He seated himself on his cot.  The wretched stripes of his uniform and his gray felt shoes took his eye.  A felon.  These stripes. These shoes.

“A Place in the Sun” is overrated, to put it kindly (two critics’ views)

 

 

 

The following is commentary by two critics, Mary Gordon and Charles Higham, on A Place in the Sun, the 1951 film directed by George Stevens that was based on Theodore Dreiser’s novel An American Tragedy.

The film was a critical and commercial success and is regarded as a classic. It is my opinion – not the prevailing one – that the film is overrated; that the principal characters are miscast; that the acting is poor; and, what is worst, that the film takes shameful liberties with the plot and spirit of Dreiser’s masterpiece.

 

 

— Roger W. Smith

   August 2016

 
 

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Dreiser makes both Roberta [Alden]’s attractiveness and her virtue real.  She is a genuinely loving young woman who is sexually awakened by her feelings for Clyde [Griffiths].  Hollywood’s casting of Shelley Winters, the perennial slut, to play her in the second movie version of the novel, A Place in the Sun, was a serious violation of the spirit of Dreiser’s book.  … Dreiser’s Roberta is a genuine innocent, forced by poverty to leave the “reduced grimness:” of her decaying farm … in order to take up factory work, which is really beneath her.  Dreiser makes the point, that like Clyde, she has innate finesse.  … Sondra [Finchley], on the other hand, is a dreadful girl who happens to be irresistibly beautiful and marvelously rich. Her clothes, her car, her sports equipment, at least as much as her body, are the locus of her sexual allure.  … Clearly, Dreiser wants us at once to realize Sondra’s ridiculousness and the allure of all she has.  … Astonishingly, we are on Clyde’s side in his conviction that marrying Roberta, with whom he was quite happy until Sondra appeared, is impossible.  … We are at one with Clyde in his plans to murder this encumbered woman, this encumbrance, heavy with child and the limitations of her poverty.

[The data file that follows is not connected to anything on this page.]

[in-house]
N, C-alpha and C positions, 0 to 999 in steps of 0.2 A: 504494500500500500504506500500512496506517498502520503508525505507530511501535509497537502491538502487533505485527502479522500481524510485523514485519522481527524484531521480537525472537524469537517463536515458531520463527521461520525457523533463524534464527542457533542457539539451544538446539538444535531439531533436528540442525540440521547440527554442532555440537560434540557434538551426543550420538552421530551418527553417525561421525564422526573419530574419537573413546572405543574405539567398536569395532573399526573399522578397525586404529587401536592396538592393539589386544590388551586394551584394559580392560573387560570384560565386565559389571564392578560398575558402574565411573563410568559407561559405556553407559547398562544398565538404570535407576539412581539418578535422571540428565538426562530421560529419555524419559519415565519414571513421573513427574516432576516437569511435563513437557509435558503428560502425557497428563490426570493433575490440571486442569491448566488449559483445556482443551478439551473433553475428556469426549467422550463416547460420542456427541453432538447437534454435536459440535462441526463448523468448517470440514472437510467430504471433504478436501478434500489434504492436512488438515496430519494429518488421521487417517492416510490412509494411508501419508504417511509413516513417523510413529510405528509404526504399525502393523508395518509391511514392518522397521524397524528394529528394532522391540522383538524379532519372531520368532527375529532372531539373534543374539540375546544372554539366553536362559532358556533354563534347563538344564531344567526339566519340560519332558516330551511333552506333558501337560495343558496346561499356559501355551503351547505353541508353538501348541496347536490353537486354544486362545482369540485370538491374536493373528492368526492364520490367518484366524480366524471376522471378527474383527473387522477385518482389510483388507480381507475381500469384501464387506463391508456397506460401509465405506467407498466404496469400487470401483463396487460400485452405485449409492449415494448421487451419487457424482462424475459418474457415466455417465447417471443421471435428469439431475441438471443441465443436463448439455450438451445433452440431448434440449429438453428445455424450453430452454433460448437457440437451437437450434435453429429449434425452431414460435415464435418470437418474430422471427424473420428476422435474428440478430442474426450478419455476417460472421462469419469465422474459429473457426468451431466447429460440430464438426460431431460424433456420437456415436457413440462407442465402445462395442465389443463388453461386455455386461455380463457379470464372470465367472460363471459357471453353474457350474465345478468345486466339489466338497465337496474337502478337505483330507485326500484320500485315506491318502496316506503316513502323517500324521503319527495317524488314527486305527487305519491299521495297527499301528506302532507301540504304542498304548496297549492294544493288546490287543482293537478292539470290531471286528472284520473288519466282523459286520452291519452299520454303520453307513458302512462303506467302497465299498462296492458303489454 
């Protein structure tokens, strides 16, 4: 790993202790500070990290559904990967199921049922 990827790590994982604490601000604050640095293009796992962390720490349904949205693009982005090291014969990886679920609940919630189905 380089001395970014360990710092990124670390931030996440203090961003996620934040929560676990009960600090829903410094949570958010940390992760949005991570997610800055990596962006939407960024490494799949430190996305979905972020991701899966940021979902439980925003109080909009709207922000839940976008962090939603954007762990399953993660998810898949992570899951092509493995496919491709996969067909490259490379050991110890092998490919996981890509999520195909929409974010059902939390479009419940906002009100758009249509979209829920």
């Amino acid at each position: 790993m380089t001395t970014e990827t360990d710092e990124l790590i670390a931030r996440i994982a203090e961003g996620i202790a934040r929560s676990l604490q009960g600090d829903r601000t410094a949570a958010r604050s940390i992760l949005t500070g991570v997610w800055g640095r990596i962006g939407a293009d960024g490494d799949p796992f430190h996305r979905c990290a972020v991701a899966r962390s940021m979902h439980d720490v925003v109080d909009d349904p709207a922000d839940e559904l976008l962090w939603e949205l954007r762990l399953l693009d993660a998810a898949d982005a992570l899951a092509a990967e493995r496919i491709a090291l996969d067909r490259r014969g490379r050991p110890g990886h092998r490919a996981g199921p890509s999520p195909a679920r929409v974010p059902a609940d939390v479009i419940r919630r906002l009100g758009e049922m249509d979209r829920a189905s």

—  Mary Gordon, “Good Boys and Dead Girls,” in Good Boys and Dead Girls and Other Essays (1991), pp. 8-10